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Mark Raudonis
Re: RAID Shared Storage
on Jul 28, 2009 at 4:18:02 am

[Bob Zelin] "ps - drive arrays don't cost $10,000."

You're right. They cost more. They cost $21,000 (AVID 16tb VideoRaid SR)

http://www.bhphotovideo.com/c/product/568958-REG/Avid_7010_20444_01_16TB_Vi...

Mark





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Max Blecker
Re: RAID Shared Storage
on Jul 28, 2009 at 3:31:48 pm

Bob-

Thanks so much for your speedy and very thorough response. It truly lived up to what I've come to expect from reading most of the posts in this wonderful forum.

That makes perfect sense, I totally understand why a company would want to sell a complete array rather than an empty chassis I think I was mostly confused by another thread here at the cow that mentioned an AIC XJ1100 16-bay chassis for 1500 bucks but if you tell me they wouldn't sell me that without drives I'm inclined to believe it since you invented the system I'm looking into.

The idea to test with the internal drives of the computer is a good one, that was actually going to be my next question for you. I think we might just try that and then deal with the array after we get it up and running, that way they expenses are somewhat spread out and will be easier to pitch to the boss.

The only other thing I was really wondering about was your maxx digital installs and whether you run the cable in addition to setting up the hardware or if we would need someone else to do that part of it. In the event that we go to them for the whole thing, I'd like to have as close to a complete estimate as possible.

Again, thanks so much for taking the time to respond to my questions


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Bob Zelin
Re: RAID Shared Storage
on Jul 29, 2009 at 12:00:58 am

Hi Max -

you write -
I think I was mostly confused by another thread here at the cow that mentioned an AIC XJ1100 16-bay chassis for 1500 bucks but if you tell me they wouldn't sell me that without drives I'm inclined to believe it since you invented the system I'm looking into.

REPLY - I never said that the AIC chassis was not excellent. There are LOTS of products that work. AIC is not only recommended by AVID, it's recommended by ATTO Technology. It's a great drive enclosure, and their are others as well.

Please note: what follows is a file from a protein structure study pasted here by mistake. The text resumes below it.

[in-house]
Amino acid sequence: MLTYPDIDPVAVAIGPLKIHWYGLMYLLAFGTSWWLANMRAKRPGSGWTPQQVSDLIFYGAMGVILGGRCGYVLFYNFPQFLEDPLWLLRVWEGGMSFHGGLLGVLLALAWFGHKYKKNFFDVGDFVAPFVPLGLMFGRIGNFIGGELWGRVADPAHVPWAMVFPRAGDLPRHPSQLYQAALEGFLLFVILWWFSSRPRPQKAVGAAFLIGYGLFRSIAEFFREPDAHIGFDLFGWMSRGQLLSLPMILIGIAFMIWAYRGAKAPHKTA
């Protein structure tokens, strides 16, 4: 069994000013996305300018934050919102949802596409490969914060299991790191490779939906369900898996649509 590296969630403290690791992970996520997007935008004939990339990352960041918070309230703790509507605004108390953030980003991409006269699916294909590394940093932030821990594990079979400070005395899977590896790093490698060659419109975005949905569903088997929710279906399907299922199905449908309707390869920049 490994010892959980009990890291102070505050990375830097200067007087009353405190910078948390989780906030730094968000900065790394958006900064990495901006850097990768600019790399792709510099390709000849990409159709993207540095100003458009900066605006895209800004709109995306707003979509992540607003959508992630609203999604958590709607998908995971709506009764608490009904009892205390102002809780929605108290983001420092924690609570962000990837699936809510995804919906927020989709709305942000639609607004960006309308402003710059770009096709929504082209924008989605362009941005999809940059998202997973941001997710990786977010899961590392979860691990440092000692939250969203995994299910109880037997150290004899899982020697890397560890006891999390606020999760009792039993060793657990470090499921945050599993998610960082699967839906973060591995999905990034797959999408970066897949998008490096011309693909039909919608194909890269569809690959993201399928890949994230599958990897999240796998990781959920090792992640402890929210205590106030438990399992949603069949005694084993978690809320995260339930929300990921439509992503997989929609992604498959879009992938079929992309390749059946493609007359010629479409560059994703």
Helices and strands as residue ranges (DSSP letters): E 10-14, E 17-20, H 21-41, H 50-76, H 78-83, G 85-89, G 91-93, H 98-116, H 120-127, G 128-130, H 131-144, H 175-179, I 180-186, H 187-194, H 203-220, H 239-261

you write -
The idea to test with the internal drives of the computer is a good one, that was actually going to be my next question for you. I think we might just try that and then deal with the array after we get it up and running, that way they expenses are somewhat spread out and will be easier to pitch to the boss.

REPLY - just contact me (check my website) and we can discuss this further. There are LOTS of great companies out there.

you write -
The only other thing I was really wondering about was your maxx digital installs and whether you run the cable in addition to setting up the hardware or if we would need someone else to do that part of it. In the event that we go to them for the whole thing, I'd like to have as close to a complete estimate as possible.

REPLY - I do not work for Maxx Digital. Maxx Digital sells a complete solution, and makes excellent equipment. When I personally do an installation - even out of state, I provide ALL cabling necessary for the installation, and everything is labeled with Panduit computer labels. I don't trust anyone with the cabling for any of these systems.


Contact me off list if you like. All the companies on Creative Cow are excellent companies.

Bob Zelin




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Max Blecker
Re: RAID Shared Storage
on Jul 29, 2009 at 6:54:46 pm

Bob-

Thanks again for taking the time to advise a newcomer to the SAN game, I really do appreciate it.
After all that talk about empty chassis and internal drives it seems we're going to go with the full solution minus a computer from Maxx Digital so a lot of that great advice has become moot unfortunately.